The formal framing of a charge, as has been stated above, which terminates the preliminary proceedings (both the Vorverfahren and the richterliche Voruntersuchung) leaves the initiation of further proceedings in the hands of the public prosecutor. If he decides to continue with the prosecution, he submits the charge to the court of competent jurisdiction and requests that the trial may be held. Such written charge must specify the precise offence of which the defendant will be accused, must indicate the evidence to be adduced, state which court has jurisdiction and briefly indicate the results of the preliminary proceedings (section 200). The written charge both forms the basis of the decisions of the court, and serves to inform the accused of the nature of the offences sought to be proved against him in order that he may prepare his defence. A copy of the written charge must be served on the defendant, and he must then Ibe asked to state any objections he may have to the date fixed for the trial and to indicate what evidence he intends to produce.
Before 1942 there was between the preliminary proceedings and the trial an intermediate stage of proceedings in which the court had to decide by formal decision (Eriffnungsbeschluss) whether a trial should be held or not. This procedure was abolished in 1942 on practical and economical grounds and it was left to the presiding judge to fix a date and place for trial. The new StPO, however, has in the interest of the accused reintroduced the previous provisions and Chapter IV of the StPO again reads: Decision on holding a trial (Entscheidung iiber die Eroffnung des Hauptverfahrens-section 193ff., seq.).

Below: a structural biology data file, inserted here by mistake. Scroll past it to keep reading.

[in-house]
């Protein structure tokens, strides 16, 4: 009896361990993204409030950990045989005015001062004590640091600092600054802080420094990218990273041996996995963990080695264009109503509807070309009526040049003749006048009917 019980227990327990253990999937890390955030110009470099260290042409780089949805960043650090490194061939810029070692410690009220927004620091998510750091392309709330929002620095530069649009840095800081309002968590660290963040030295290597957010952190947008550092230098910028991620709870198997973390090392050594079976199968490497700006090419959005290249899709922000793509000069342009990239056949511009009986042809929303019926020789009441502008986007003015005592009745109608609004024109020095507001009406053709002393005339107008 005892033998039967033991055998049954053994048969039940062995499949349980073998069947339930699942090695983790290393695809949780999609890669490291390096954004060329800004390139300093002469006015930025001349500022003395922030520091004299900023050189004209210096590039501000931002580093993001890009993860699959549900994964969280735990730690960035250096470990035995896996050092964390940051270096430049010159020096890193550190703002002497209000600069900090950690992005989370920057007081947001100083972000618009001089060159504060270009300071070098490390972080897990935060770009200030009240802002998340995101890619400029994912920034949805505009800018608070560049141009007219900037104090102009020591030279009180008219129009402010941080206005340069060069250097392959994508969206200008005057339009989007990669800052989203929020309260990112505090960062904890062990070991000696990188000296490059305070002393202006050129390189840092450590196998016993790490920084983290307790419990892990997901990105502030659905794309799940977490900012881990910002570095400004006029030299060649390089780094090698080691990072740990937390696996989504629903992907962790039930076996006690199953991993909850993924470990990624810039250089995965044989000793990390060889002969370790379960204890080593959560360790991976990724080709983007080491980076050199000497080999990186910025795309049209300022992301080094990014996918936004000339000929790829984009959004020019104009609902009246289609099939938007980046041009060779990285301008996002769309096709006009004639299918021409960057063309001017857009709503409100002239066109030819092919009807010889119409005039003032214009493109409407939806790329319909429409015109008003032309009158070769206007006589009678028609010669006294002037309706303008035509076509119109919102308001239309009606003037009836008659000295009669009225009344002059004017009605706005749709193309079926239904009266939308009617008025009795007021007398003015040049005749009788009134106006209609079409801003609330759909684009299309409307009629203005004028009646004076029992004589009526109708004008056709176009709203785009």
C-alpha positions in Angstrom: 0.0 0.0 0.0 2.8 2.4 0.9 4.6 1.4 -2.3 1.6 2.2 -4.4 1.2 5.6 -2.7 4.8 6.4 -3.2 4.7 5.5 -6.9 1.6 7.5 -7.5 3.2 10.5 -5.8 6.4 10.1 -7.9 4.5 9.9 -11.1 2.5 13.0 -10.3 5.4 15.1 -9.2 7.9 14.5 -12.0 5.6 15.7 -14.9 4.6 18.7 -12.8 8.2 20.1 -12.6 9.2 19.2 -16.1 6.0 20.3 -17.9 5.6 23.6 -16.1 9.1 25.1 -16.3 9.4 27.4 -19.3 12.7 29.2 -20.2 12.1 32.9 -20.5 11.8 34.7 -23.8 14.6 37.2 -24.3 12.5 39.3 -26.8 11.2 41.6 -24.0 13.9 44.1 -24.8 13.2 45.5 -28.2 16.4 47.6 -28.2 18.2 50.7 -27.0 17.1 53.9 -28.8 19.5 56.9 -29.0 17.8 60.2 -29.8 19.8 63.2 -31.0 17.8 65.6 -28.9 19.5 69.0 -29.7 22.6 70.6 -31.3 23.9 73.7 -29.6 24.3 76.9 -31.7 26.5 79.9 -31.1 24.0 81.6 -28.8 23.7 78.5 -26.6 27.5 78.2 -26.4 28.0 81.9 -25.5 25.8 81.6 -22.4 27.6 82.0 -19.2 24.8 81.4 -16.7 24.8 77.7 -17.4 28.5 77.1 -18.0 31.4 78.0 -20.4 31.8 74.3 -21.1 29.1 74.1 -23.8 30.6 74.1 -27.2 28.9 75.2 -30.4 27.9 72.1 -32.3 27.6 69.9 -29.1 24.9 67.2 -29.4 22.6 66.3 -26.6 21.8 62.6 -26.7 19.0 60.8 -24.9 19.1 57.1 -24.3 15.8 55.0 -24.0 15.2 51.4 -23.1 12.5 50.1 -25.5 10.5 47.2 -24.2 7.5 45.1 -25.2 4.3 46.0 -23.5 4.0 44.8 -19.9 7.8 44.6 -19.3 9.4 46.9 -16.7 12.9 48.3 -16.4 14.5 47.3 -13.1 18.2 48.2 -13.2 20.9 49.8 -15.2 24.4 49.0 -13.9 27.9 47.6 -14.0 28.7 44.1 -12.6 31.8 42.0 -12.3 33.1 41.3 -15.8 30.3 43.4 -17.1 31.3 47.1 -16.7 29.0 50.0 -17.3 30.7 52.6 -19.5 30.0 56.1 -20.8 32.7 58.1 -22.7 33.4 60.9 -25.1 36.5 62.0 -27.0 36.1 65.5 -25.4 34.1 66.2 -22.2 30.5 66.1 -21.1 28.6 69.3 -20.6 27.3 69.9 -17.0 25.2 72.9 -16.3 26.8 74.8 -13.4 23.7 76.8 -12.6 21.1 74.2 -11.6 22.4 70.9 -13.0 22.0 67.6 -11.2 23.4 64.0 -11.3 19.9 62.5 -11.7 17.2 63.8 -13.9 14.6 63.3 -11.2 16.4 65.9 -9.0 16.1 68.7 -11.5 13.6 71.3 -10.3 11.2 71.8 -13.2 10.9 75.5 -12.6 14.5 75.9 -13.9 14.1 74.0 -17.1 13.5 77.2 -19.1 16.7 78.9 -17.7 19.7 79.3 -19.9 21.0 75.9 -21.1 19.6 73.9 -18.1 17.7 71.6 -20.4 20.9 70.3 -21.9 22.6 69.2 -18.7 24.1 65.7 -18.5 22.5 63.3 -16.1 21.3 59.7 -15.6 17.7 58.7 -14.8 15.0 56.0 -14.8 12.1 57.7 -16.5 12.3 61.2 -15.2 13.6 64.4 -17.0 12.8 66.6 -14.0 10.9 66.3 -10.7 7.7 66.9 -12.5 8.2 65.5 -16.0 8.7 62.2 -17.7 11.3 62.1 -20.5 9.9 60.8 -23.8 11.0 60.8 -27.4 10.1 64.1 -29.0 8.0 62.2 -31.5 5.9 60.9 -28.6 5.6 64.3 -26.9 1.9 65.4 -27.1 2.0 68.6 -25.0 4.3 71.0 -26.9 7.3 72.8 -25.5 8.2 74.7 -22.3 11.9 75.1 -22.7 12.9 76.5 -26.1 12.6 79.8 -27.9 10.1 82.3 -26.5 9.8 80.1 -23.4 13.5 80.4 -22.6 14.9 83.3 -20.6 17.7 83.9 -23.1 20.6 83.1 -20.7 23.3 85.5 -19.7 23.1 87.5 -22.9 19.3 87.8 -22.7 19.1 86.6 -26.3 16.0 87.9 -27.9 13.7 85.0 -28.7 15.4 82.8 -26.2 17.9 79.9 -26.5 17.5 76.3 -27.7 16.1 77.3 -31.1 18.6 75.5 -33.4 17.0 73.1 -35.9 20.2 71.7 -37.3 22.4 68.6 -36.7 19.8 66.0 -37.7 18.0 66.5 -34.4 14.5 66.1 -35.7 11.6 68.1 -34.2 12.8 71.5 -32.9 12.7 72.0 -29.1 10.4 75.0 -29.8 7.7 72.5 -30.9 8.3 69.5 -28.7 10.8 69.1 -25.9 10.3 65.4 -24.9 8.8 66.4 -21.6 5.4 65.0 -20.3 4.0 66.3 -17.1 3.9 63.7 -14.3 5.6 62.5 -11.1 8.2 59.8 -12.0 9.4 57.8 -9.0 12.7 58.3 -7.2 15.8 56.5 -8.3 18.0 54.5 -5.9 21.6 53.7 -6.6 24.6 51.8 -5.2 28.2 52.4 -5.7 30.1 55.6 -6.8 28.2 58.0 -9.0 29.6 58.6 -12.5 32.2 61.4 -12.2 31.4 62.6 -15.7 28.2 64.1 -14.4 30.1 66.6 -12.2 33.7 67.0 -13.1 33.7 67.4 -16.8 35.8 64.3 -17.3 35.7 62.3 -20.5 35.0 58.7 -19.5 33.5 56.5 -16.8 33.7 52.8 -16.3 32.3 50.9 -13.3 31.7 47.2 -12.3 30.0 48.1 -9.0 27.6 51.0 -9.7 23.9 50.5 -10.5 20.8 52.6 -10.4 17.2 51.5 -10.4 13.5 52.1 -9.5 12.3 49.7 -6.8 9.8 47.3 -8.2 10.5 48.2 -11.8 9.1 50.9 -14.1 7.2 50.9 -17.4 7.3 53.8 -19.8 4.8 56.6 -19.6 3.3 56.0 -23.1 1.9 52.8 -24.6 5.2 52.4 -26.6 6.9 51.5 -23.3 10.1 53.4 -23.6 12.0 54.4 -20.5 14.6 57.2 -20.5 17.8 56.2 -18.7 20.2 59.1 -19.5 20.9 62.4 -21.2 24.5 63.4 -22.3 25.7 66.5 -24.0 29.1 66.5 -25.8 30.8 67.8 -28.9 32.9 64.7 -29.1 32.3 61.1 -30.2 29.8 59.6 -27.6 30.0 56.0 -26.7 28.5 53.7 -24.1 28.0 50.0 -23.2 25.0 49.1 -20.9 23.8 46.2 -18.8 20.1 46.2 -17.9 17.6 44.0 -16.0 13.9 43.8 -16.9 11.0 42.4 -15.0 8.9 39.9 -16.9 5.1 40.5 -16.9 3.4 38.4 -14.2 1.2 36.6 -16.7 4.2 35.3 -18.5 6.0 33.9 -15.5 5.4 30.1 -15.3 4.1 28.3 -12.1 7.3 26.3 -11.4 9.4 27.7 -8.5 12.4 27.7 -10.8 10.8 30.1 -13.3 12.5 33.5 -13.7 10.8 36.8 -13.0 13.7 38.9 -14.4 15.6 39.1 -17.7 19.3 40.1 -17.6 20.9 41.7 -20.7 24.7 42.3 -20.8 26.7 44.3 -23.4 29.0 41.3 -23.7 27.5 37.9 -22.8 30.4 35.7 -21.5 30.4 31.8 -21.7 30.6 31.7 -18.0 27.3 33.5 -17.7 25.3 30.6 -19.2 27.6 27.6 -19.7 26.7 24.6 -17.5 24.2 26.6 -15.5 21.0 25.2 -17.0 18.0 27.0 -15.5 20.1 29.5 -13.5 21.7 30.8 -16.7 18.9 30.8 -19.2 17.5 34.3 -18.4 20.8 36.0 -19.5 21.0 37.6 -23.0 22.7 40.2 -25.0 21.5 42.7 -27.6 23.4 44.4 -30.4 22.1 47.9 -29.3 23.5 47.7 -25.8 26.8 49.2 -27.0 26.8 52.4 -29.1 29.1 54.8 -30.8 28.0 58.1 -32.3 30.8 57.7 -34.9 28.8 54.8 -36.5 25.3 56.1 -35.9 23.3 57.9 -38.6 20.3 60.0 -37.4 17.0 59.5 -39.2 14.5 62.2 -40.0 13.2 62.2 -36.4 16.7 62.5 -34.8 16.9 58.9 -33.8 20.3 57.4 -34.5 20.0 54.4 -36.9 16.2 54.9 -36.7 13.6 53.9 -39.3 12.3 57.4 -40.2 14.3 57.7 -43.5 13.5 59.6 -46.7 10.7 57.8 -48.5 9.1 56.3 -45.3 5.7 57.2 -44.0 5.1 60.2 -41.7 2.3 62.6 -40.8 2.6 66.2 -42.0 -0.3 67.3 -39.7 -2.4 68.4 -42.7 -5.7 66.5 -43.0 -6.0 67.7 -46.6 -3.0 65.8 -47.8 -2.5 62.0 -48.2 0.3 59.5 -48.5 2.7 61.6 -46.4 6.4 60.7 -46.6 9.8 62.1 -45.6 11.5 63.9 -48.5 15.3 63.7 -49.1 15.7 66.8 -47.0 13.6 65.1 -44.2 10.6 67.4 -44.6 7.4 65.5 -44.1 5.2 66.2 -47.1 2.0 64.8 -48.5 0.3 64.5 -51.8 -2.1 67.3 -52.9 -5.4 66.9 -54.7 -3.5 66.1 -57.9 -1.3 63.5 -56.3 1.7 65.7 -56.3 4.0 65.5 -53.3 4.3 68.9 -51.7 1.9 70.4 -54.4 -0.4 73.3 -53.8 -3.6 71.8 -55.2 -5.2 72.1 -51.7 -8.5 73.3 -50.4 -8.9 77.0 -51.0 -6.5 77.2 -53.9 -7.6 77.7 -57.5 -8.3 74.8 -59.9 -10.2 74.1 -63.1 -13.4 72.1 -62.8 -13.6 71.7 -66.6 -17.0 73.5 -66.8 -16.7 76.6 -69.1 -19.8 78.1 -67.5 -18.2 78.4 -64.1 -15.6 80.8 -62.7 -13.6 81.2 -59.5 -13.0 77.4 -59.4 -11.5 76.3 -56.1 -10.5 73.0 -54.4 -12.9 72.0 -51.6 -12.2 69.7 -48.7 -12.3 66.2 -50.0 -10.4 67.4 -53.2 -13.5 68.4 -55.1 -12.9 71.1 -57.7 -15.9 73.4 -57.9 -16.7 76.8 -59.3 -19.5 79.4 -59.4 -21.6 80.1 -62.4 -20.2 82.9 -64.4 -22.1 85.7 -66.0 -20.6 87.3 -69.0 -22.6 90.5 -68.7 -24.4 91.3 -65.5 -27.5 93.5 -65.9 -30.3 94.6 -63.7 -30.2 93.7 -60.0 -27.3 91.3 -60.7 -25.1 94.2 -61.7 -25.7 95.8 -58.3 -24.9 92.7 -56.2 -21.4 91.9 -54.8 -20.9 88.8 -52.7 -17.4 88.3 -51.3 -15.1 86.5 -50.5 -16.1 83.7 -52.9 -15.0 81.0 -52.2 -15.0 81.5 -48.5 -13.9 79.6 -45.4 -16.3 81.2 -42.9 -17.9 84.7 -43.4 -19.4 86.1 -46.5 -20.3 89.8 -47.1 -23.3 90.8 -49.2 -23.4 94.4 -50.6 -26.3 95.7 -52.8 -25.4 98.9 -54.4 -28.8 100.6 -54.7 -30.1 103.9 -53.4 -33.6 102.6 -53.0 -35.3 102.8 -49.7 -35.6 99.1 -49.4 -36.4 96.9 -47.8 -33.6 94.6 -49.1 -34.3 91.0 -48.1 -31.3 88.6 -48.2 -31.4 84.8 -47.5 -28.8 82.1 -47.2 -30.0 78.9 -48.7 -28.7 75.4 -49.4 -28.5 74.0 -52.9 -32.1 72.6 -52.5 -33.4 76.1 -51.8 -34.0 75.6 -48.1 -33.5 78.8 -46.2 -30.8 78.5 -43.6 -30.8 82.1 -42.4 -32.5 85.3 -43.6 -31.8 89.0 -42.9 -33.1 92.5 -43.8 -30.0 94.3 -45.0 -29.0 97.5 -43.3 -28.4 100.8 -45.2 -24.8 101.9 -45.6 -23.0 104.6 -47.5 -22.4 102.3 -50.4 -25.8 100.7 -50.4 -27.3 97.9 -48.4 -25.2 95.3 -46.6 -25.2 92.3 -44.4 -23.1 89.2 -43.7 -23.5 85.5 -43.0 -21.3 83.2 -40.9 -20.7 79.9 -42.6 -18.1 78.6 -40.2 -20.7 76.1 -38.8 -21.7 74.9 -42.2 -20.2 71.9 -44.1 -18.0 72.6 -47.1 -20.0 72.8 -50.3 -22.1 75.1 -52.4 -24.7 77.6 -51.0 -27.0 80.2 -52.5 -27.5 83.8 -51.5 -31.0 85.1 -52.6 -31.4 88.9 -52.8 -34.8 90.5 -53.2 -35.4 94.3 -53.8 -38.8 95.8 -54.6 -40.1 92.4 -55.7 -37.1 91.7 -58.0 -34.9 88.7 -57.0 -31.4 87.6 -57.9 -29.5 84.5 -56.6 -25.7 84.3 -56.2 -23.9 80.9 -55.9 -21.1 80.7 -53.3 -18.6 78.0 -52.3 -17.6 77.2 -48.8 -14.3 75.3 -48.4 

The court decides to hold a trial if the preliminary proceedings have shown sufficient prima facie cause to put the accused on trial. If the court declines further proceedings, it must state whether its refusal is based on law or facts.
Against the decision to hold a trial, no objection can be raised by the accused; where the court refuses to hold a trial, it is open to the public prosecutor to file a formal protest (so-called sofortige Beschwerde) with the higher court.
When the holding of a trial has been decided and when date and place of trial have been fixed, it is the duty of the prosecutor to summon the accused and the witnesses and to collect the evidential exhibits. If the accused wishes to produce written evidence other than that mentioned in the charge, he must inform the presiding judge who will decide whether or not to allow his application; in case of refusal, the defendant may himself call witnesses on his behalf.
The trial (Hauptverfahren) takes place in the uninterrupted presence of the court, the public...
SECTION VI - Definitive Proceedings (hauptverfahren)
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